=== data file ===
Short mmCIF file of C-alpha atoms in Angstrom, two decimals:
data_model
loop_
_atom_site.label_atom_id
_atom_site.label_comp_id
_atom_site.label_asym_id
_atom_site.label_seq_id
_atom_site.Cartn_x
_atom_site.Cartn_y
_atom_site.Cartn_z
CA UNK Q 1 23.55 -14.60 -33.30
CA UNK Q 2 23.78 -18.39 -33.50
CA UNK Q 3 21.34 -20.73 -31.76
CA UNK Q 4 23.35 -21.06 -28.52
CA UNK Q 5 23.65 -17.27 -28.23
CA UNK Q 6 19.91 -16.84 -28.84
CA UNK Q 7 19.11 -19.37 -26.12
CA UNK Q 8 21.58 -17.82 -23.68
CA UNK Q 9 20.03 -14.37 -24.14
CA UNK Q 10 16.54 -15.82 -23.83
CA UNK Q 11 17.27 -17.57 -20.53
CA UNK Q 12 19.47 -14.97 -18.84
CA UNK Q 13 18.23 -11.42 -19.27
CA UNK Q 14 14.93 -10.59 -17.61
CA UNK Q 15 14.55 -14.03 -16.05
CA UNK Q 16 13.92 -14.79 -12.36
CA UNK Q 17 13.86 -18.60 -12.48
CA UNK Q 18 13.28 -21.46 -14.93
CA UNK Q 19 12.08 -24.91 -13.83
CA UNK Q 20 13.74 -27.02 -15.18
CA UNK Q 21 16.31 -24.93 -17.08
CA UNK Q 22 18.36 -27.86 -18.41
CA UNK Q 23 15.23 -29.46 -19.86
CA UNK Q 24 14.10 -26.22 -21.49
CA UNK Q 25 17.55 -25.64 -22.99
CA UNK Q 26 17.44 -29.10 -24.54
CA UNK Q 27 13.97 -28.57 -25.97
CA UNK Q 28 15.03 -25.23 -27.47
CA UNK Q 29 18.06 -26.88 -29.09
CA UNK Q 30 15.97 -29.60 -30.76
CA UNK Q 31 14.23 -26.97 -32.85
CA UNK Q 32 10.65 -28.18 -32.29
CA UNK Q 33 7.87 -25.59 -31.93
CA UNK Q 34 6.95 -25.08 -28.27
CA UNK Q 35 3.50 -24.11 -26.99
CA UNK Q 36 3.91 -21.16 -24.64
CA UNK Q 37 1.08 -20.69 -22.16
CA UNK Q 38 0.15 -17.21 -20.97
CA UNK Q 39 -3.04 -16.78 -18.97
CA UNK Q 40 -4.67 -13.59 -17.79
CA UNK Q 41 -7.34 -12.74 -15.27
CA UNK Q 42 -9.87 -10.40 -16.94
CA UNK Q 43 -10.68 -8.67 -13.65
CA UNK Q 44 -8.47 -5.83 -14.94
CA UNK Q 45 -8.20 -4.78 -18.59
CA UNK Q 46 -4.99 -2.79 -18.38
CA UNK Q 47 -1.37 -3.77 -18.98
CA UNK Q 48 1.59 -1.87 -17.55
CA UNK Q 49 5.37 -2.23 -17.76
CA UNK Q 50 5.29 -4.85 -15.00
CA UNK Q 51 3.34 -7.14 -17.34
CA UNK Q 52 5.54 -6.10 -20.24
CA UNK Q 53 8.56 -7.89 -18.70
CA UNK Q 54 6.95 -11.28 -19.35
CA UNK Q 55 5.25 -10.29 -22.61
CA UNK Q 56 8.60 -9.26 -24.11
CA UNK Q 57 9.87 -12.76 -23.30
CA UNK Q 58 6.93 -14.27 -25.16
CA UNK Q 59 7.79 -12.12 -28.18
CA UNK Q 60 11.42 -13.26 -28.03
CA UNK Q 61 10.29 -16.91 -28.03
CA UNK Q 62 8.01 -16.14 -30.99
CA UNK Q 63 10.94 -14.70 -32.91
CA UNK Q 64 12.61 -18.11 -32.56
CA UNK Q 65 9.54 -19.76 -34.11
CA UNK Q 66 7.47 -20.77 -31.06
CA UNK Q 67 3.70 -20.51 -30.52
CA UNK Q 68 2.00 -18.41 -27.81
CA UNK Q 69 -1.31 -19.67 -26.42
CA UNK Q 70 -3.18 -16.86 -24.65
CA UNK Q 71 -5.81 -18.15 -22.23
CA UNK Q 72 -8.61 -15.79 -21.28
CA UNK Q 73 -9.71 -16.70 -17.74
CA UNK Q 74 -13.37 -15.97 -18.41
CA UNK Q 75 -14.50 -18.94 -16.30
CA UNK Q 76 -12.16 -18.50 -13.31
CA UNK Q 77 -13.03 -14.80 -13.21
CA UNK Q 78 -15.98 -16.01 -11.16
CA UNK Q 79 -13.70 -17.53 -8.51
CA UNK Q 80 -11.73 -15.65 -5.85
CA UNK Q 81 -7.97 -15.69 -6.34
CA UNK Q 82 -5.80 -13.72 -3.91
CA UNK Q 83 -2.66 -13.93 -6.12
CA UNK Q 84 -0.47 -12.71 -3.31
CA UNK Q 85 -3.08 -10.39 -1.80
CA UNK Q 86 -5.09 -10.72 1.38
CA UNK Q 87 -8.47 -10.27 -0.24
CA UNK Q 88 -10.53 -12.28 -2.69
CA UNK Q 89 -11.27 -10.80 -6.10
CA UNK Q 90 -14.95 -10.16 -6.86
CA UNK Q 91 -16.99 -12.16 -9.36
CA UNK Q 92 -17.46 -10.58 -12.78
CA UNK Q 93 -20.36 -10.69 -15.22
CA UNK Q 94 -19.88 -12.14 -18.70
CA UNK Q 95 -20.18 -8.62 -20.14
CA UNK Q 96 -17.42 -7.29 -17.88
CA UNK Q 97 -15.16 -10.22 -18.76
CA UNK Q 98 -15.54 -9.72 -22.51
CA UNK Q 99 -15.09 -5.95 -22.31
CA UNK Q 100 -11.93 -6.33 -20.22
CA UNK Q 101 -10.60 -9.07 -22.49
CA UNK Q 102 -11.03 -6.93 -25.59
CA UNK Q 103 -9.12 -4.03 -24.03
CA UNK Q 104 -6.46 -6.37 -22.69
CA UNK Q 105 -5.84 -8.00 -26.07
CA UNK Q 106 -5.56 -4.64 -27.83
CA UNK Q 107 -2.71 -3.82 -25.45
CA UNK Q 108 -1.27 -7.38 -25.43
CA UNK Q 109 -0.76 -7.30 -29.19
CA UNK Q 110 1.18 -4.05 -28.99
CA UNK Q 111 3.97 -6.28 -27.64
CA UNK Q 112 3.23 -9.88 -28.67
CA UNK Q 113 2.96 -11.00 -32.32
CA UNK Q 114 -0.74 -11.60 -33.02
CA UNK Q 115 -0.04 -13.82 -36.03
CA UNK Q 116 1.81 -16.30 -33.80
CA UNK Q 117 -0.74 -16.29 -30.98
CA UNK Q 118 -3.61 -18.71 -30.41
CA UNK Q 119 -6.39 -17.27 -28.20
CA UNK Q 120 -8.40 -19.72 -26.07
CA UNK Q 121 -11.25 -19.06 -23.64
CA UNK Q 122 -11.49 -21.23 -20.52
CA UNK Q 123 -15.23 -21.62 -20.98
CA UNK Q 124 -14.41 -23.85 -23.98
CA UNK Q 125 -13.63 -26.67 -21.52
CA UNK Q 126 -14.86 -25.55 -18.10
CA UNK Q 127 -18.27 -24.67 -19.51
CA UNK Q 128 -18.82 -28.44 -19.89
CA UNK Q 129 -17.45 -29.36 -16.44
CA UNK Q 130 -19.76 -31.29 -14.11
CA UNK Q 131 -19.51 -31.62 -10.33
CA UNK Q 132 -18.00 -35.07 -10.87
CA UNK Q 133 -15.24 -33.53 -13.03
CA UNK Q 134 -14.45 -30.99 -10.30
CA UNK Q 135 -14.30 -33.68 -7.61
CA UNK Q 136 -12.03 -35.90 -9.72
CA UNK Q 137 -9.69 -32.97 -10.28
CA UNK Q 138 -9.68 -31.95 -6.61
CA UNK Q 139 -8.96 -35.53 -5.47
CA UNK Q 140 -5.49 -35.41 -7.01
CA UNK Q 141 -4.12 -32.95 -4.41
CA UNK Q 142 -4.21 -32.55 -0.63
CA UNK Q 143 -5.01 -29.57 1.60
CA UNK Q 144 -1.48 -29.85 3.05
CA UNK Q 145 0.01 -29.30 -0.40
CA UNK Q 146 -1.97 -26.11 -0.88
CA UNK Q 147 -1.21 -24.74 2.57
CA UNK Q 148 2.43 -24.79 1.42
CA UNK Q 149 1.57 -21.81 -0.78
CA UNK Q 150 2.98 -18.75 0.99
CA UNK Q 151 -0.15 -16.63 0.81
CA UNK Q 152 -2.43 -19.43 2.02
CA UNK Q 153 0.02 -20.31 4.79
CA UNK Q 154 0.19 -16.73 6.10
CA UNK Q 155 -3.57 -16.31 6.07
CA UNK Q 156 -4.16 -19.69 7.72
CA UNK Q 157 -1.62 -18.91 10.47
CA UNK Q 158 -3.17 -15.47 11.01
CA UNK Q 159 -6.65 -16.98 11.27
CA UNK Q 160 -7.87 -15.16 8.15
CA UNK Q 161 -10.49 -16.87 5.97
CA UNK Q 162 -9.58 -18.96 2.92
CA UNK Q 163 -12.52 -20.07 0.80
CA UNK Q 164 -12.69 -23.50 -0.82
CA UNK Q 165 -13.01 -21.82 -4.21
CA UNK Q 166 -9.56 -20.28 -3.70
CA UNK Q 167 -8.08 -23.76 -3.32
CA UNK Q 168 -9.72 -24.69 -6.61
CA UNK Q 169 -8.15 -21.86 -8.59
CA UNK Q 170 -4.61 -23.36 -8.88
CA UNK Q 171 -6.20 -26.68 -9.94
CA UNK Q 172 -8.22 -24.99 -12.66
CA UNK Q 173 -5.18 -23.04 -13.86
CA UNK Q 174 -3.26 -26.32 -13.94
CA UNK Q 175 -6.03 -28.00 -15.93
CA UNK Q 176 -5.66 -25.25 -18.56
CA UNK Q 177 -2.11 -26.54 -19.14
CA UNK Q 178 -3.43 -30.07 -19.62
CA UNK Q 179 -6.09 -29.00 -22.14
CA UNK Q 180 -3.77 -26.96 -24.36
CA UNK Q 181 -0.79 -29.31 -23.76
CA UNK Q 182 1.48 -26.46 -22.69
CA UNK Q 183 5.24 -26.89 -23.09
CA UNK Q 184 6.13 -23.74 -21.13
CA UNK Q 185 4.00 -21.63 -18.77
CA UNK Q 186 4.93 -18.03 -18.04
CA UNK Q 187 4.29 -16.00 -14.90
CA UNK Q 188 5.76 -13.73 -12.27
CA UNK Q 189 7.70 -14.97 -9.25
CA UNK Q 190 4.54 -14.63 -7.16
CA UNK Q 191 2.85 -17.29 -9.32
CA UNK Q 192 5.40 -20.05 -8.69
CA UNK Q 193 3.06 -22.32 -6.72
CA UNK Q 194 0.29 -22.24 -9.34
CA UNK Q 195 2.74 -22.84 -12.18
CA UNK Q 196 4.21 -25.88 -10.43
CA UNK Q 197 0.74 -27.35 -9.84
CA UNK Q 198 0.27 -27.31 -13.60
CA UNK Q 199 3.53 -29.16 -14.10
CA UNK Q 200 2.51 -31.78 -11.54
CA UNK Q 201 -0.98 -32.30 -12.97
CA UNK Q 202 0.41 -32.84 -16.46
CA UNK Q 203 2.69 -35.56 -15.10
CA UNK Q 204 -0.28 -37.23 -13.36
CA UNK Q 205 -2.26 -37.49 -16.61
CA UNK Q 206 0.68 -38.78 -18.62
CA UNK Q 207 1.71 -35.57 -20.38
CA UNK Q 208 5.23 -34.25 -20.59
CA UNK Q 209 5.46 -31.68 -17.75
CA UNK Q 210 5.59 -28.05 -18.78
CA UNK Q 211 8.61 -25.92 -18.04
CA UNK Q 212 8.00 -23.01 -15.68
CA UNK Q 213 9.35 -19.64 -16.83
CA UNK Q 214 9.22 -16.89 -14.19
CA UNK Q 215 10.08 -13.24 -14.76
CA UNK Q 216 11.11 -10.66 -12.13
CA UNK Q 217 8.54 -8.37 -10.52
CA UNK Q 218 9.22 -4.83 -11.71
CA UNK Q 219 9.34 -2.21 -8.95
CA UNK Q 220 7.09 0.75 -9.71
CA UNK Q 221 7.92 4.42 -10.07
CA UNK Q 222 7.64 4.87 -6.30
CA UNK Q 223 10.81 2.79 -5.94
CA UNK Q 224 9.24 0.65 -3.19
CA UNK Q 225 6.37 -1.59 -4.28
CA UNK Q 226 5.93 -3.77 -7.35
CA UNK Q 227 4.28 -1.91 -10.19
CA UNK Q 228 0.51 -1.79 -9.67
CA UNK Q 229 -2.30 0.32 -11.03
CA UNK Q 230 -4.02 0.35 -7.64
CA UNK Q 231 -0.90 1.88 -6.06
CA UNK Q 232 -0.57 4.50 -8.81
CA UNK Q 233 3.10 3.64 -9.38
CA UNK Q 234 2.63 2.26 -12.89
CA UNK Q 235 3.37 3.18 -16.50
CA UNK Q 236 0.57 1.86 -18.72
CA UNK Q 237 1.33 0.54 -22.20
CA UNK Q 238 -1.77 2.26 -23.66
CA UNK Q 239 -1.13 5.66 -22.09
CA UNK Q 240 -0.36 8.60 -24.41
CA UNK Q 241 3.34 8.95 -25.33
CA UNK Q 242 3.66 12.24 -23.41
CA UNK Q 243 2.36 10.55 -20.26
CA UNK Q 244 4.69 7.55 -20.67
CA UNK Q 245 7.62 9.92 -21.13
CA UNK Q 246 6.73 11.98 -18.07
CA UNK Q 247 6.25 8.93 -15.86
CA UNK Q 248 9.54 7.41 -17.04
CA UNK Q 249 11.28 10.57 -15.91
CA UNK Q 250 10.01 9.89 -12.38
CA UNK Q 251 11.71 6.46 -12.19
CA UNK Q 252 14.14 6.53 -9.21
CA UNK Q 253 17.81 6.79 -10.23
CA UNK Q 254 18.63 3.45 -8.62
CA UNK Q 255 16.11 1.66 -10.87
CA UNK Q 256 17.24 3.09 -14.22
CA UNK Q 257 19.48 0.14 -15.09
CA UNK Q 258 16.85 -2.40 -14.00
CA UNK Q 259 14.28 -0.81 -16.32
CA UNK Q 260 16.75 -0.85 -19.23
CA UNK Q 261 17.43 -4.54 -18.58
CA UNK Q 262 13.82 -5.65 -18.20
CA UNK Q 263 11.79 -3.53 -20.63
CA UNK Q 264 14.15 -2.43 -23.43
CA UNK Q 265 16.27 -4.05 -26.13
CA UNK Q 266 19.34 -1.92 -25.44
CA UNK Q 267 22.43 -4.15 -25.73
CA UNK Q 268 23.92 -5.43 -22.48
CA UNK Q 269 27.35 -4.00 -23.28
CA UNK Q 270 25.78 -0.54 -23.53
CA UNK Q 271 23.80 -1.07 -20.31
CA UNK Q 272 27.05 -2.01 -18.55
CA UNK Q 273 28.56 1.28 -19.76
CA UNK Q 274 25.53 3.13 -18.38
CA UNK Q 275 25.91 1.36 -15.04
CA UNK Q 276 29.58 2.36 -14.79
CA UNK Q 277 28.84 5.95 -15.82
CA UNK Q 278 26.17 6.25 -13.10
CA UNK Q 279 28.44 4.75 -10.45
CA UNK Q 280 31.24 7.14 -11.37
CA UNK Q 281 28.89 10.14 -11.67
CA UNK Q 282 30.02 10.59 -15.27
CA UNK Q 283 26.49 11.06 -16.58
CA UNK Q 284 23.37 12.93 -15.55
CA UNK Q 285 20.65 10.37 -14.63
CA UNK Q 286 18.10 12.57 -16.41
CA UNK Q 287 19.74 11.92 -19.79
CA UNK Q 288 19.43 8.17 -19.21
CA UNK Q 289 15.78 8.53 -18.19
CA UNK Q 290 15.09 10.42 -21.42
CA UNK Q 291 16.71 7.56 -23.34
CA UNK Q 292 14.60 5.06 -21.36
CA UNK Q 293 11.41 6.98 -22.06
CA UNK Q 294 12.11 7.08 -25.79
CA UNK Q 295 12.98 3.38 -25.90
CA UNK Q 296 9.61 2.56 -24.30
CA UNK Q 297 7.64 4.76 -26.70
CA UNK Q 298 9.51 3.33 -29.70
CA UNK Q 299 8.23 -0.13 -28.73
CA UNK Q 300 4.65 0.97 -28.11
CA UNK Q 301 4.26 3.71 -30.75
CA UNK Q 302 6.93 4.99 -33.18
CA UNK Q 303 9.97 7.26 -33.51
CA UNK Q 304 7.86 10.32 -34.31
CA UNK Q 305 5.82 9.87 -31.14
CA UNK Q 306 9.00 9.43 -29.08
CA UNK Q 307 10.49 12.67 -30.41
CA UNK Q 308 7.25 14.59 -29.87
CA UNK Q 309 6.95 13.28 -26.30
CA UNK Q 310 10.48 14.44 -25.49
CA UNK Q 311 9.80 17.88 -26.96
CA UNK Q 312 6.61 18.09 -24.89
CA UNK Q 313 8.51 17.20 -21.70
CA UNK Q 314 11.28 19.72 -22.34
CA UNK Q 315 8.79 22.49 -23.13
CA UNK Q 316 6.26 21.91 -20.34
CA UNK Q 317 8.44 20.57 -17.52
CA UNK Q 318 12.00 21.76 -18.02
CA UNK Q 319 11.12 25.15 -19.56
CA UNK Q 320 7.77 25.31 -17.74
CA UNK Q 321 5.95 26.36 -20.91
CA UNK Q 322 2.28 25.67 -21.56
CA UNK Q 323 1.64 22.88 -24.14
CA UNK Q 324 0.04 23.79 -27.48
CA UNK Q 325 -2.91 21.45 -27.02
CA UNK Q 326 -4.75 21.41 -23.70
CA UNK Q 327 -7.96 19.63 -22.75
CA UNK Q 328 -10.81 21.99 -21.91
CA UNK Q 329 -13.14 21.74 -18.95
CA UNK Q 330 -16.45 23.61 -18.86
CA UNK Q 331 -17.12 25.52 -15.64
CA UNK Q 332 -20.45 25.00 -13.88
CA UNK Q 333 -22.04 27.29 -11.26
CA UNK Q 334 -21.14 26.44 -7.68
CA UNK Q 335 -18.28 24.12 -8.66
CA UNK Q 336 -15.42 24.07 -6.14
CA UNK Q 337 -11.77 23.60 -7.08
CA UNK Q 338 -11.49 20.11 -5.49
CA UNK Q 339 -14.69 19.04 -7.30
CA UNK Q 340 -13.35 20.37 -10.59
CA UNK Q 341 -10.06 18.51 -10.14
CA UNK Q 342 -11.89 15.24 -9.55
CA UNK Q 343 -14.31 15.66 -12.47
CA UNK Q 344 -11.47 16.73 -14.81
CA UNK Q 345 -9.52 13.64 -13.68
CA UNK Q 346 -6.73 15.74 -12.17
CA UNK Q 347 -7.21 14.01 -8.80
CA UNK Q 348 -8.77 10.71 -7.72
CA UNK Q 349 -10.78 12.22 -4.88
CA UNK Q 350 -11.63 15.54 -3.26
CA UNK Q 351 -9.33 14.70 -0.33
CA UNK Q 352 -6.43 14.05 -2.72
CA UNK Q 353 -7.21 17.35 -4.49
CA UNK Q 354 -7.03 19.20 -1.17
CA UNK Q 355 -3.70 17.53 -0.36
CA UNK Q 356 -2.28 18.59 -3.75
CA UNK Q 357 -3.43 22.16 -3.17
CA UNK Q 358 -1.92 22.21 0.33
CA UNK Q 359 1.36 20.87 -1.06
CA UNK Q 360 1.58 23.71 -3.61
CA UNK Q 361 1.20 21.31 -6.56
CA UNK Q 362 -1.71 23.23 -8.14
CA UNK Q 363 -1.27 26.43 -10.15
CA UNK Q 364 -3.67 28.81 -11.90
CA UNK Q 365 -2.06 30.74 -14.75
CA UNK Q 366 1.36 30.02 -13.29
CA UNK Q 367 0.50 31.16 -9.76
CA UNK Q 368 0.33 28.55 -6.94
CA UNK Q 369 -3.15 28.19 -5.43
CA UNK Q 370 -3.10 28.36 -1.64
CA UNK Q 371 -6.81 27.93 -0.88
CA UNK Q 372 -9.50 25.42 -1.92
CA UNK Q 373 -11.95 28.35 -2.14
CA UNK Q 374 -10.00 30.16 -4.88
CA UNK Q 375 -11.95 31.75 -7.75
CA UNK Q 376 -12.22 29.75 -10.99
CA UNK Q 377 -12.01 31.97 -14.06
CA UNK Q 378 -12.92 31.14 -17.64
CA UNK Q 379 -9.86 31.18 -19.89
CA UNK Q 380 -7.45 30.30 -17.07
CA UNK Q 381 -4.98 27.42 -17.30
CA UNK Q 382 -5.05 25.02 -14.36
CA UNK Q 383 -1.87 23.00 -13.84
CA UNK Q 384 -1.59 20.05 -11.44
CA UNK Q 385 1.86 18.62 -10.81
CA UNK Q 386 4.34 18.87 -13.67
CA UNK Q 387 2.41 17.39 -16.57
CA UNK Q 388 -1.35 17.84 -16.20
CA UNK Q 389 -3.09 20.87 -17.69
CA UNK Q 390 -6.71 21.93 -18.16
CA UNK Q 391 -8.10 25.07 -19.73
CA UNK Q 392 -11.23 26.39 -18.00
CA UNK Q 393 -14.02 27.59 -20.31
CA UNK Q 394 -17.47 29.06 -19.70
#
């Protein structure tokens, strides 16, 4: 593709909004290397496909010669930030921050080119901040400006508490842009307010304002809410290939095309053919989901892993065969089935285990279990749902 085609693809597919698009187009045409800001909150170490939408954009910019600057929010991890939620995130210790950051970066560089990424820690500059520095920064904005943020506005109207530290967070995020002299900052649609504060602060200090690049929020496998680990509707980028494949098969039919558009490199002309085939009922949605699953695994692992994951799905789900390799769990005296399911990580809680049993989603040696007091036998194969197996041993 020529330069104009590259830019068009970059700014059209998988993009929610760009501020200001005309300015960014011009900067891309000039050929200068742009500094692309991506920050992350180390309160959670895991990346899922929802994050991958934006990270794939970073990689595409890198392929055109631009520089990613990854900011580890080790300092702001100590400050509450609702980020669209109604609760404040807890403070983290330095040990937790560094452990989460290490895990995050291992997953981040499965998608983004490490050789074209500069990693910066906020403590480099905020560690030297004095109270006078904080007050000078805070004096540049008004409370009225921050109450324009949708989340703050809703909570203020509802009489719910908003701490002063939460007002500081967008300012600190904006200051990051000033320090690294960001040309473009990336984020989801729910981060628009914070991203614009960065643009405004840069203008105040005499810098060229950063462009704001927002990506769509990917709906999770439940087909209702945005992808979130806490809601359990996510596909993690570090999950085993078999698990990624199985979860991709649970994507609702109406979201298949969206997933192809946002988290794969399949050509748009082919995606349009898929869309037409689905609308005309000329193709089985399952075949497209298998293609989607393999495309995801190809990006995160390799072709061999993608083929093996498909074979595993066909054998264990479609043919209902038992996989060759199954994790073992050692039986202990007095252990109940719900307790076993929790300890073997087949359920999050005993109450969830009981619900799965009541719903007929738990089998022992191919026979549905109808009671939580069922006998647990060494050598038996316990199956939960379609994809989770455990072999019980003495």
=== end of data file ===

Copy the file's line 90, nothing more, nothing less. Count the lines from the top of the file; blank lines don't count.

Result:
CA UNK Q 80 -11.73 -15.65 -5.85